Video Modeling Study

Teaching Complex Play Sequences to a Preschooler with Autism Using Video Modeling

"The identification of efficient teaching procedures to address imaginative play skills deficits commonly seen in children with autism is a challenge for those designing treatment programs. In the present study video modeling was used to teach play skills to a preschool child with autism. Videotaped play sequences included both verbal and motor responses. A multiple baseline across three response categories (tea party, shopping, and baking) was implemented to demonstrate experimental control. No experimenter implemented reinforcement or correction procedures were used during the intervention. Results showed that the video modeling intervention led to the rapid acquisition of both verbal and motor responses for all play sequences. The video modeling teaching procedure was shown to be an efficient technique for teaching relatively long sequences of responses in the absence of chaining procedures in relatively few teaching sessions. Additionally, the complex sequences of verbal and motor responses were acquired without the use of error correction procedures or explicit, experimenter implemented reinforcement contingencies."

-Patricia D'Ateno, Kathleen Mangiapanello, Bridget A. Taylor, Journal of Positive Behavior Interventions, Winter, 2003.

Video Modeling Effectiveness

"Two new studies at Indiana University demonstrate that videos depicting exemplary behaviors can be effective in helping children and adolescents with autism spectrum disorders develop social skills and daily living skills...Results from the meta-analysis indicate that both video modeling and VSM meet the Council for Exceptional Children's criteria for evidence-based practices. Improvements were most evident in the area of functional skills, followed by social-communication skills and behavioral functioning."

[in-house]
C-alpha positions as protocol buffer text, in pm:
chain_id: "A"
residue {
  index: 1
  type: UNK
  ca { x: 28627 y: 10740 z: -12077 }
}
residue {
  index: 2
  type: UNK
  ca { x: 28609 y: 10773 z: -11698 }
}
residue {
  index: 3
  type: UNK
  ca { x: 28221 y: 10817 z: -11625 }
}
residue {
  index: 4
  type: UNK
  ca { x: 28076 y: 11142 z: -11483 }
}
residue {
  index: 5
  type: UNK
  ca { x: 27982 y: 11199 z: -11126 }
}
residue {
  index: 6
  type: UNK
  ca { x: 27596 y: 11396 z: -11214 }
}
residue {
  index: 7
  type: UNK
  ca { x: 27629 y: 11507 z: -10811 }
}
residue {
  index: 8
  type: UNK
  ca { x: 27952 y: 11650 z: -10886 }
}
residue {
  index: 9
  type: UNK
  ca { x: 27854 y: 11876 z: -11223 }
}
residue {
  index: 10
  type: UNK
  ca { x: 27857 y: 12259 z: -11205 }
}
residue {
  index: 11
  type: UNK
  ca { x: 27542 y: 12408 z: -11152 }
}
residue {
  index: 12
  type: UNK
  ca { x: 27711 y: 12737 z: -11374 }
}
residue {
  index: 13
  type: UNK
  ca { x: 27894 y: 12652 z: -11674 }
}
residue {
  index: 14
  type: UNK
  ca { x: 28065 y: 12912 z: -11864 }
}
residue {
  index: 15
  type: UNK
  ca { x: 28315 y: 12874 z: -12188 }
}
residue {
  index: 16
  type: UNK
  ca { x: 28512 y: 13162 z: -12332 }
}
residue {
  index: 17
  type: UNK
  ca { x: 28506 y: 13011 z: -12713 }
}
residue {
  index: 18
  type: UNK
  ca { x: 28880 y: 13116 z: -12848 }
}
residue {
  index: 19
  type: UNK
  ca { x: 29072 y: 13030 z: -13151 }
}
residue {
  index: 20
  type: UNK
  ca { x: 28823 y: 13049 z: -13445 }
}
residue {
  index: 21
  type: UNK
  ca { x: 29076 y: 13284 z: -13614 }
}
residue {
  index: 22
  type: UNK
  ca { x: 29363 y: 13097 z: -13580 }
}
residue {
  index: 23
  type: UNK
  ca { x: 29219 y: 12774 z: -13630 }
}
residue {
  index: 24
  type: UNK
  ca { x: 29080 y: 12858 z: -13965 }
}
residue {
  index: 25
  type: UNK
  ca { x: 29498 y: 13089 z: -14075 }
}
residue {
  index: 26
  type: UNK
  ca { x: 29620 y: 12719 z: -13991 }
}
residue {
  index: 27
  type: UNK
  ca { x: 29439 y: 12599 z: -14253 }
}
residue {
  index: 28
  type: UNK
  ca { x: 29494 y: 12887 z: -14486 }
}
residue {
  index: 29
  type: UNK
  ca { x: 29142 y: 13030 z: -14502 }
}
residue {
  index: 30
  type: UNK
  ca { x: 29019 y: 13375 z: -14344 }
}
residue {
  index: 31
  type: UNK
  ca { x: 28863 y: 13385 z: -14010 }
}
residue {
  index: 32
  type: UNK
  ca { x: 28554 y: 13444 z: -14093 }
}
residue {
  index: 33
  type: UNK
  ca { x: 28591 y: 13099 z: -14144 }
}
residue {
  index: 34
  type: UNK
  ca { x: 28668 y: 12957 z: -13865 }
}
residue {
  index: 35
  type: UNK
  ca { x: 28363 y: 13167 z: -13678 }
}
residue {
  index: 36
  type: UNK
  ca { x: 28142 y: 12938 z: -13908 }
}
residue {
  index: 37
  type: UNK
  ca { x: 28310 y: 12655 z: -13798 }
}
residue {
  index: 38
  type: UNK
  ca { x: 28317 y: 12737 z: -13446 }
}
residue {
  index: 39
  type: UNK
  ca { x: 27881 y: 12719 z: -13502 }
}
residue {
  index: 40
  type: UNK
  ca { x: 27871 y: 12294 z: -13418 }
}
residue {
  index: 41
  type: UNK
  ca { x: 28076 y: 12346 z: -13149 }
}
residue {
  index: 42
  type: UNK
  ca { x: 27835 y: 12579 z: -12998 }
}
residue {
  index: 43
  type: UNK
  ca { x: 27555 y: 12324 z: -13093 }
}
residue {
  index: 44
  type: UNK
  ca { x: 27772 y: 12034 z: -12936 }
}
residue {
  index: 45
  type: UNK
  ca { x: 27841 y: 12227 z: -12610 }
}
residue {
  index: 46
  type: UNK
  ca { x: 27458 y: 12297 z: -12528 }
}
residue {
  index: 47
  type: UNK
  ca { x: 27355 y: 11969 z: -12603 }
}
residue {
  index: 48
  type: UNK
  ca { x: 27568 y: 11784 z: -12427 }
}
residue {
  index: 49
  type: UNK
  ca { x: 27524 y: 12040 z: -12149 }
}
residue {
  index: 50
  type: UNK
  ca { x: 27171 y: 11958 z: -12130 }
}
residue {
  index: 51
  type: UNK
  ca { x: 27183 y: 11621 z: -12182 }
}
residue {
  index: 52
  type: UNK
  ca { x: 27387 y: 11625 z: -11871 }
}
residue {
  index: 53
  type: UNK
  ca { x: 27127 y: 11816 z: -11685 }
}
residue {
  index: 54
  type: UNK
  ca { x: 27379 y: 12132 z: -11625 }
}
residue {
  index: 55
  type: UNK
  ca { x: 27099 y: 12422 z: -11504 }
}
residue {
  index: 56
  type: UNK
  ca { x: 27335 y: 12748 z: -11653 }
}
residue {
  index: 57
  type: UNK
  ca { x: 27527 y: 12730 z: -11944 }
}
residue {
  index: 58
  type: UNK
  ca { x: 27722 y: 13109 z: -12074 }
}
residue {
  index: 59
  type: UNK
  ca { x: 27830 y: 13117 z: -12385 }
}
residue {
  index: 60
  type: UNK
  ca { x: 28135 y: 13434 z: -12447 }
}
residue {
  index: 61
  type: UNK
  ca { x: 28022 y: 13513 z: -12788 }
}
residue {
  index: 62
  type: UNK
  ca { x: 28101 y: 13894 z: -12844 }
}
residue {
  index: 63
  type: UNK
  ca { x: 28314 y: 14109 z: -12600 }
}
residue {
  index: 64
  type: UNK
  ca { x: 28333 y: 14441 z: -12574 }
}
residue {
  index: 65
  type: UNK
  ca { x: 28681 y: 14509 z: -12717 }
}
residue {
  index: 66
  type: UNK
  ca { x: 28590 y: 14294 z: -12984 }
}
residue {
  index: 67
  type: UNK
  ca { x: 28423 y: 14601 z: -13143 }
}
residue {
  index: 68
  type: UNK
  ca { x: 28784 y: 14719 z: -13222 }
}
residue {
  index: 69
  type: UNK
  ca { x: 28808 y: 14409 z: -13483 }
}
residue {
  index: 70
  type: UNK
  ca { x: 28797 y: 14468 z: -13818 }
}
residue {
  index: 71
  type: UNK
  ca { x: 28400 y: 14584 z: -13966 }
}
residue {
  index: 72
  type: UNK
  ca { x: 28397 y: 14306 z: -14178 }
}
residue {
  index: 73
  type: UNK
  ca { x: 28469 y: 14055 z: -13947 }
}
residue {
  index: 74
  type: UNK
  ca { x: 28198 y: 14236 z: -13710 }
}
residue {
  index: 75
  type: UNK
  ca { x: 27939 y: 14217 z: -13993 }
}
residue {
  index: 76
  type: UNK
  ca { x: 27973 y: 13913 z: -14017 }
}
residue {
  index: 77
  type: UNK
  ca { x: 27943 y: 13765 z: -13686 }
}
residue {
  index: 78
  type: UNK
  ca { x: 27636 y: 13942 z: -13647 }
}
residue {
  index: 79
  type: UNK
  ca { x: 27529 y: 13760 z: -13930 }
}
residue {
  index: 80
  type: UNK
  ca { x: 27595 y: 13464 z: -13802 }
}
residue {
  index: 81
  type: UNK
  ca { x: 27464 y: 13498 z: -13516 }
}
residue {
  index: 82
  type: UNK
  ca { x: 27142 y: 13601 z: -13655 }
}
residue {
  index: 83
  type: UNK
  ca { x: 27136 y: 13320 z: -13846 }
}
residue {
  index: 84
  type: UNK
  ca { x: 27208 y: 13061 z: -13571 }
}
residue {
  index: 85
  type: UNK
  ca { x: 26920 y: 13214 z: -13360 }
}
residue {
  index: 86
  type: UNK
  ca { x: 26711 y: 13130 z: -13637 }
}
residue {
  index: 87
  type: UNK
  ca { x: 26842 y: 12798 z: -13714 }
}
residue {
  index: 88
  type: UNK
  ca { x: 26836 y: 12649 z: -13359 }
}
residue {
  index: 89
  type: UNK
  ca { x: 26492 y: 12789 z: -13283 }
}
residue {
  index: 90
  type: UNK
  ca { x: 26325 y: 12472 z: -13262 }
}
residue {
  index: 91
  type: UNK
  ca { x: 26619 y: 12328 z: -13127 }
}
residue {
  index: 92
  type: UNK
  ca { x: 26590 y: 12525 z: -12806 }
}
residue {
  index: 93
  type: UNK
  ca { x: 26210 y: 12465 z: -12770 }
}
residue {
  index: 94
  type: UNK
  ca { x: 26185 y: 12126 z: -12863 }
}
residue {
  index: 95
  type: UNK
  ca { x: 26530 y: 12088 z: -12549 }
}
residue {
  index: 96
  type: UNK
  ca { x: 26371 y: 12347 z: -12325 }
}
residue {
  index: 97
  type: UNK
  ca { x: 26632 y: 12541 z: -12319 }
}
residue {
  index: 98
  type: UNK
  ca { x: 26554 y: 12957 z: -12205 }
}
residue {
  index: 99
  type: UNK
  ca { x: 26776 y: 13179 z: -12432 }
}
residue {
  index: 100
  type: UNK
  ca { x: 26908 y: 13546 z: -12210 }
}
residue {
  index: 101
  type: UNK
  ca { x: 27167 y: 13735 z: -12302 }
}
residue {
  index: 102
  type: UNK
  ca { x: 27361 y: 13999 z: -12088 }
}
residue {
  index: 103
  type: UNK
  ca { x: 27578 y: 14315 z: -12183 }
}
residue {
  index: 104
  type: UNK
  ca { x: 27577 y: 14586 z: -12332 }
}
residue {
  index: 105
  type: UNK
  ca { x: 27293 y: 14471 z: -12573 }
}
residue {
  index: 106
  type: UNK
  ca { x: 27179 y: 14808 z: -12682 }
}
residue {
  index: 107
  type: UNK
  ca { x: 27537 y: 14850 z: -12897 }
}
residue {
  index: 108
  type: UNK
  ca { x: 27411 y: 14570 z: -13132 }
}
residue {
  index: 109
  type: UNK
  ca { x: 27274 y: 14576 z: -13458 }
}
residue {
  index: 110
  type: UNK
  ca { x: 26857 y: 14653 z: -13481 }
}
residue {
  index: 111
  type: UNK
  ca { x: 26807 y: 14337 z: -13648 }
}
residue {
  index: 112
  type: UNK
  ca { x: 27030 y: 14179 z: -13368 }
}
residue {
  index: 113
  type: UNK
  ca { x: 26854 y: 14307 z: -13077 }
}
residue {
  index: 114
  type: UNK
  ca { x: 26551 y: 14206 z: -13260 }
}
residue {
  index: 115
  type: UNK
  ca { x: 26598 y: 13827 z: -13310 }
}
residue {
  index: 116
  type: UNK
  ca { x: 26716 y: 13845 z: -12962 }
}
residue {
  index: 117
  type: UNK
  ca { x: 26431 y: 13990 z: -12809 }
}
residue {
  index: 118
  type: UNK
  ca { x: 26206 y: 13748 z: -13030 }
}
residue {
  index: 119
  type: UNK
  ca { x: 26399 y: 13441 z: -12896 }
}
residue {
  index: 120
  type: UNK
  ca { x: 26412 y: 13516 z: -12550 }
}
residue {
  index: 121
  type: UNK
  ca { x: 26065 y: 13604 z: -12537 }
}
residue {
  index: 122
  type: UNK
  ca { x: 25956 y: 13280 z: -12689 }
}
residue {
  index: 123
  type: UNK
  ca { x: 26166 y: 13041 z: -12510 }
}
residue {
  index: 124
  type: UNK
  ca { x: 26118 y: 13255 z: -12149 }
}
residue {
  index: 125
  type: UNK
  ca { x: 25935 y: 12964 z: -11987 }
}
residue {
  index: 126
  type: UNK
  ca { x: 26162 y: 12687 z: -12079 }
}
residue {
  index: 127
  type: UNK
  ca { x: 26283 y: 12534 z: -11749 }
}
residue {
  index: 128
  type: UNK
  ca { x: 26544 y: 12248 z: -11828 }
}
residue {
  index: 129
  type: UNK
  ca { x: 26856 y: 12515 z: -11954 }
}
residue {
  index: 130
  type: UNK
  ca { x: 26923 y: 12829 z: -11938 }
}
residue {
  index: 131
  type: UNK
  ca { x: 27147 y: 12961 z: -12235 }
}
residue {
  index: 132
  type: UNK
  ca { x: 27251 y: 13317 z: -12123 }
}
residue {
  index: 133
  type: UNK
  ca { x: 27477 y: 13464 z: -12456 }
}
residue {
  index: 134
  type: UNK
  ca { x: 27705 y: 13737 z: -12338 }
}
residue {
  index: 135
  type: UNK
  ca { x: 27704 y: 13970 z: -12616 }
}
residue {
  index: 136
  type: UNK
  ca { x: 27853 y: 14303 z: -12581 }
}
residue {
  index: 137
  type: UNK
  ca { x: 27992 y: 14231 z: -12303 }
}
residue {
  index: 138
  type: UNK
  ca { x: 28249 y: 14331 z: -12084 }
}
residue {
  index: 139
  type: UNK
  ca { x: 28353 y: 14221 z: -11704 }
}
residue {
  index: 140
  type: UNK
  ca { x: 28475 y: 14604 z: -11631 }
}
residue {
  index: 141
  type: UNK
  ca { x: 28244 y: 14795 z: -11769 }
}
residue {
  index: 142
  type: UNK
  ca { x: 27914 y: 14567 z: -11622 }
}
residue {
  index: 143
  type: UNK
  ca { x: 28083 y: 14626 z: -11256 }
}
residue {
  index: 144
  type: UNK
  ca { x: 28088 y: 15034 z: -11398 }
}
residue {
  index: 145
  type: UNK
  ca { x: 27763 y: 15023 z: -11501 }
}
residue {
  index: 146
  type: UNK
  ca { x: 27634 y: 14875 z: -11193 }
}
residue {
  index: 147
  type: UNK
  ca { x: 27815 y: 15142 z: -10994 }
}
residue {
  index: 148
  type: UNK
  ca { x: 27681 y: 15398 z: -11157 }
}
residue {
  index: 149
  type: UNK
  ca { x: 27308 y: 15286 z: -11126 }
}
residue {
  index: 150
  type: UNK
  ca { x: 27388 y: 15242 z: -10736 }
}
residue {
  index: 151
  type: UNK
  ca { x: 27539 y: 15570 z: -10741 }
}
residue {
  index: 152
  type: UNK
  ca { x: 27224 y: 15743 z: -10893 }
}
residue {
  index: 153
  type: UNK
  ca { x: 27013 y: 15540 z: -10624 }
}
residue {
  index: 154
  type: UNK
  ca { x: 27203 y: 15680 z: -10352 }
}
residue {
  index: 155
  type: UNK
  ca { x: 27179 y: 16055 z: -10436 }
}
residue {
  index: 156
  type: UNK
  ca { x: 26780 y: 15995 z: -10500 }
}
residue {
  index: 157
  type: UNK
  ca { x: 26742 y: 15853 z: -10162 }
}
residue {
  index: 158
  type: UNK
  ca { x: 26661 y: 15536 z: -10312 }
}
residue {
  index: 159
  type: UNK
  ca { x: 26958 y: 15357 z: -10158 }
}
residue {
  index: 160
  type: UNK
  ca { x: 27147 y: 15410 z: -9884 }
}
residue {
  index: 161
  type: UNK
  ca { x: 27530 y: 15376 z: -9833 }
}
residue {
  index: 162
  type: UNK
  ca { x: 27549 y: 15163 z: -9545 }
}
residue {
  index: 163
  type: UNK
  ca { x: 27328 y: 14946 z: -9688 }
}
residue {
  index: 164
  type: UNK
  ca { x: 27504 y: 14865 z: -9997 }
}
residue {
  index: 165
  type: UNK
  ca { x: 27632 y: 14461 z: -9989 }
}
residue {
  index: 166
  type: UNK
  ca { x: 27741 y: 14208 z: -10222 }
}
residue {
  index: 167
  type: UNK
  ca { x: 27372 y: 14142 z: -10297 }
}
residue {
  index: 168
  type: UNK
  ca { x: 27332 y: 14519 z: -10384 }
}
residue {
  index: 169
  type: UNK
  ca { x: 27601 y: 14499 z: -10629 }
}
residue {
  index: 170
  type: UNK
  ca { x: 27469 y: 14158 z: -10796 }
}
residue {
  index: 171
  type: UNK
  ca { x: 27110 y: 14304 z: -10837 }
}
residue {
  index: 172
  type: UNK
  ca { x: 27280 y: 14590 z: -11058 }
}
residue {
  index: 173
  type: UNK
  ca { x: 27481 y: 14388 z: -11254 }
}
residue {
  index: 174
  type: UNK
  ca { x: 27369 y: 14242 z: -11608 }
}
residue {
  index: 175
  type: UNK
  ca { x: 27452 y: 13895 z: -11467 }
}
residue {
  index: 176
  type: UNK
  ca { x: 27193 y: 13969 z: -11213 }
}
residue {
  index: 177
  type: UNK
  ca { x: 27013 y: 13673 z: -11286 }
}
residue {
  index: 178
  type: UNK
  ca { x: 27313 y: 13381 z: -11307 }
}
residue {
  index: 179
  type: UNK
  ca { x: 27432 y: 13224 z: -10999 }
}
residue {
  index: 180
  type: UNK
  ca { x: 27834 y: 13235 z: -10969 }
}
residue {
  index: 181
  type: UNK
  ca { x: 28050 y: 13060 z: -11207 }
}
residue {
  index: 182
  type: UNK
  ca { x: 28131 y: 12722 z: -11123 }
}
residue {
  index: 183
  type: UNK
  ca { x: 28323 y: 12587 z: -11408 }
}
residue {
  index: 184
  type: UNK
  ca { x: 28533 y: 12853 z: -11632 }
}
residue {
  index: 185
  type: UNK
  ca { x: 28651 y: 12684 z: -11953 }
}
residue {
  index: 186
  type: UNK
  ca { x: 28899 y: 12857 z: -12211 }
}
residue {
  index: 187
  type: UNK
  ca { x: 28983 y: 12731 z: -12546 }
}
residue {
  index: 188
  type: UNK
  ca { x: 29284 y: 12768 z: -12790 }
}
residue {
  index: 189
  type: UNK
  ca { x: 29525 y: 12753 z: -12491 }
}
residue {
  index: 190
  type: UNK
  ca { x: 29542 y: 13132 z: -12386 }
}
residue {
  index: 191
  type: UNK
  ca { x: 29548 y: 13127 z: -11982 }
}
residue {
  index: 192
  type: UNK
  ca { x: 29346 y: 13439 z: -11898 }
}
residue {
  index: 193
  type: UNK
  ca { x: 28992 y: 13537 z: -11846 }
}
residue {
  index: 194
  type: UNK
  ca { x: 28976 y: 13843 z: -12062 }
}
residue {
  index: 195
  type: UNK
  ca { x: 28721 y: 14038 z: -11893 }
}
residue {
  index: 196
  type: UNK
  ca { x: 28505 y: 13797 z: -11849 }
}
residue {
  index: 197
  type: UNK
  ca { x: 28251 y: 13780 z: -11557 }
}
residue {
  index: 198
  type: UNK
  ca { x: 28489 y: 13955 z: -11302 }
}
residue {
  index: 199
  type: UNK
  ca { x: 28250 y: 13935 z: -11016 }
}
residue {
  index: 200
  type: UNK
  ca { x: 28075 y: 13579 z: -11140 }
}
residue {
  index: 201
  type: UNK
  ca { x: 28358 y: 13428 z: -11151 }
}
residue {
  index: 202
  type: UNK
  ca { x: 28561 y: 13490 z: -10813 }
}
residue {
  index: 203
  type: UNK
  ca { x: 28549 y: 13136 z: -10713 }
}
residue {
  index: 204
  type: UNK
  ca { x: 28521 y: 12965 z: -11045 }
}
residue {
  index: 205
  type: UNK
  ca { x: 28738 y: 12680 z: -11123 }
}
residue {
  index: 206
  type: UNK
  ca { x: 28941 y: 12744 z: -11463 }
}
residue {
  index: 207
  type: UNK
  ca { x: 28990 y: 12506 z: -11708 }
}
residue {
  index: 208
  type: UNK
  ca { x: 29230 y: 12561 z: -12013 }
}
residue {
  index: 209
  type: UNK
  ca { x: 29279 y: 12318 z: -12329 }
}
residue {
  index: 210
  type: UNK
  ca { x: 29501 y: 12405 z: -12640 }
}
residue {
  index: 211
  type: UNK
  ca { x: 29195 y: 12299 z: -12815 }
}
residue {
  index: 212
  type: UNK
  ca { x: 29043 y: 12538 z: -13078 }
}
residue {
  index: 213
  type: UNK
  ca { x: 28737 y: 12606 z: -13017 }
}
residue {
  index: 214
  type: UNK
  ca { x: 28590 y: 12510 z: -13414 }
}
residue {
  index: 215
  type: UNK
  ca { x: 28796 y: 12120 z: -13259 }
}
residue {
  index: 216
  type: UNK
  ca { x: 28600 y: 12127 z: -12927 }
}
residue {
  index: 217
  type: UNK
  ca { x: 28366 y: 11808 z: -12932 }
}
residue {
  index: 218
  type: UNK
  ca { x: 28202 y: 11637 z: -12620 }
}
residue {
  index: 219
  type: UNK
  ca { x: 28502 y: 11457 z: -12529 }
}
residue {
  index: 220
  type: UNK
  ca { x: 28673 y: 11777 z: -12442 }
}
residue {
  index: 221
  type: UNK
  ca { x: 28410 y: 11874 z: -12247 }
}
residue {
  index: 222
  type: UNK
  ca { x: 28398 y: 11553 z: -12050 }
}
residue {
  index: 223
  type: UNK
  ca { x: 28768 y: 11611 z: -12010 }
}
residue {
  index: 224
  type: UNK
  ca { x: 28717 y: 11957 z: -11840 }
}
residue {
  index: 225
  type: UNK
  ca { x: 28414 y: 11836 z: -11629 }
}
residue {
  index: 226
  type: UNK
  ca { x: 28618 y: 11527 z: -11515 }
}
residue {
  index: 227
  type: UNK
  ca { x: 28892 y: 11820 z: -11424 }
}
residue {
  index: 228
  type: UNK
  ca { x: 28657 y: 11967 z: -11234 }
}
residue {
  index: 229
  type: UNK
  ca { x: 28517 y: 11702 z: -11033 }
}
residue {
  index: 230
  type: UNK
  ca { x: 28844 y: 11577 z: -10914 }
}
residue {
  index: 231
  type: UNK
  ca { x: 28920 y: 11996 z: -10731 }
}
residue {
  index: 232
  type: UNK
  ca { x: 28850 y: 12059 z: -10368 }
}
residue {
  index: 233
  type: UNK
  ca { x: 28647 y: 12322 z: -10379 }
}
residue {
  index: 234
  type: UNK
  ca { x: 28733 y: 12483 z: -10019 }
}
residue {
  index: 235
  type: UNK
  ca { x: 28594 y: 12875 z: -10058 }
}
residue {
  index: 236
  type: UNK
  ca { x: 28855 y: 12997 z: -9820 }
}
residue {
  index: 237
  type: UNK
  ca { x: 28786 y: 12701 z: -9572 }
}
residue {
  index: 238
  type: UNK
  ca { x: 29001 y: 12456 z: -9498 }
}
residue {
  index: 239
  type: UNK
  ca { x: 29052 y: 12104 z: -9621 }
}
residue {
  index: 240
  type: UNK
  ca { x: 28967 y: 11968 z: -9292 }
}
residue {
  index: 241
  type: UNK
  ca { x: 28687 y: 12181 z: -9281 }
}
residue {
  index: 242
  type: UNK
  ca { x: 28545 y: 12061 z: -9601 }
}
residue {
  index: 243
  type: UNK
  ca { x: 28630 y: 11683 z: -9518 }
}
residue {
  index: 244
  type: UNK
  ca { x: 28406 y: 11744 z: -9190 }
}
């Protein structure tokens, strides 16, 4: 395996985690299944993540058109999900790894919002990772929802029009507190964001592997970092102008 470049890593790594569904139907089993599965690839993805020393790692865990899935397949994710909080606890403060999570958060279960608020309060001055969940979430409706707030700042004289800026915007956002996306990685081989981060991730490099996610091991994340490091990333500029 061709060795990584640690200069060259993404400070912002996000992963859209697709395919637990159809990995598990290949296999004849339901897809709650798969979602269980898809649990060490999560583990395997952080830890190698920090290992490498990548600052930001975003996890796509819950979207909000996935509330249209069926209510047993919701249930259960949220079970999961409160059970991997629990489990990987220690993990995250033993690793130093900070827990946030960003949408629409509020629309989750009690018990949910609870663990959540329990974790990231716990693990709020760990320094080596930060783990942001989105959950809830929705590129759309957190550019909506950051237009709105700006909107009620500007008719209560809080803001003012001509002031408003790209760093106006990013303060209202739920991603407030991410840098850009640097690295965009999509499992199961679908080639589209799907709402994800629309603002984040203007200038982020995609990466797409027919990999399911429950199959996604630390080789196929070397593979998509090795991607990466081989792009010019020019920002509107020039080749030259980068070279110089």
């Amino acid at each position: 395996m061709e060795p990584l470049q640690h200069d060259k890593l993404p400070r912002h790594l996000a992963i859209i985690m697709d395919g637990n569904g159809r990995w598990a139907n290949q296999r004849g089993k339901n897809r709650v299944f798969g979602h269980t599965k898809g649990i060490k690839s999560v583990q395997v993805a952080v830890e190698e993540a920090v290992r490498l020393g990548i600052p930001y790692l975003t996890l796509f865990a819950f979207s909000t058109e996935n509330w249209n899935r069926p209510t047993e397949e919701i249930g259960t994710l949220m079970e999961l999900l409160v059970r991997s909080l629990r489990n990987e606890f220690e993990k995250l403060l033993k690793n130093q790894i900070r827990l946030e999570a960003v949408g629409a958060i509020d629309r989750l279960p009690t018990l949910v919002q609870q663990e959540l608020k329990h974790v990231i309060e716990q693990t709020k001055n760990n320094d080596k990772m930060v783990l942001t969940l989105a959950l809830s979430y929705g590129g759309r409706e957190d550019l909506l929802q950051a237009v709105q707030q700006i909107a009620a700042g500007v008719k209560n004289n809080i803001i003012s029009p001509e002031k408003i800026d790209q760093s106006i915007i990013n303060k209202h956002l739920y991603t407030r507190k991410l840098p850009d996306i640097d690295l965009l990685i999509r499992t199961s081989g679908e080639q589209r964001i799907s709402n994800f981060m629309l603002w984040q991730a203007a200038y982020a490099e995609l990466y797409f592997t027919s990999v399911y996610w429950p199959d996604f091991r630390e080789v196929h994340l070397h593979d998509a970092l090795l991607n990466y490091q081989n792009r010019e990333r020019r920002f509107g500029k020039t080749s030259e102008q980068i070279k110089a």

- Bellini, S. & Akullian, J. (2007), A meta-analysis of video modeling and video self-modeling interventions for children and adolescents with ASD. Exceptional Children, 73, 261-28.

Video Modeling Meets Evidence-Based Practice (EBP)

According to the National Professional Development Center on Autism Spectrum Disorders, video modeling meets evidence-based practice criteria. NPDC on ASD

Using Video Modeling to Teach Perspective Taking to Children with Autism

"Perspective taking refers to the ability to attribute mental states of others in order to explain or predict behavior. In typically developing children, this skill develops around age 4 (Baron-Cohen, Leslie & Frith, 1985), but is delayed or absent in children with autism (Happe, 1994). In the present study, video modeling was used to teach perspective taking to 3 children with autism. A multiple baseline design across children and within child across tasks was used to assess learning. Generalization across un-trained similar stimuli was also assessed.

Video modeling was a fast and effective tool for teaching perspective taking tasks to children with autism, resulting in both stimulus and response generalization. These results concurred with previous research that perspective taking can be taught. However, unlike other studies, wider ranges of generalization were found."

-Marjorie Charlop-Christy, Ph.D. and Sabrina Daneshvar, Journal of Applied Behavior Analysis, Summer 2003.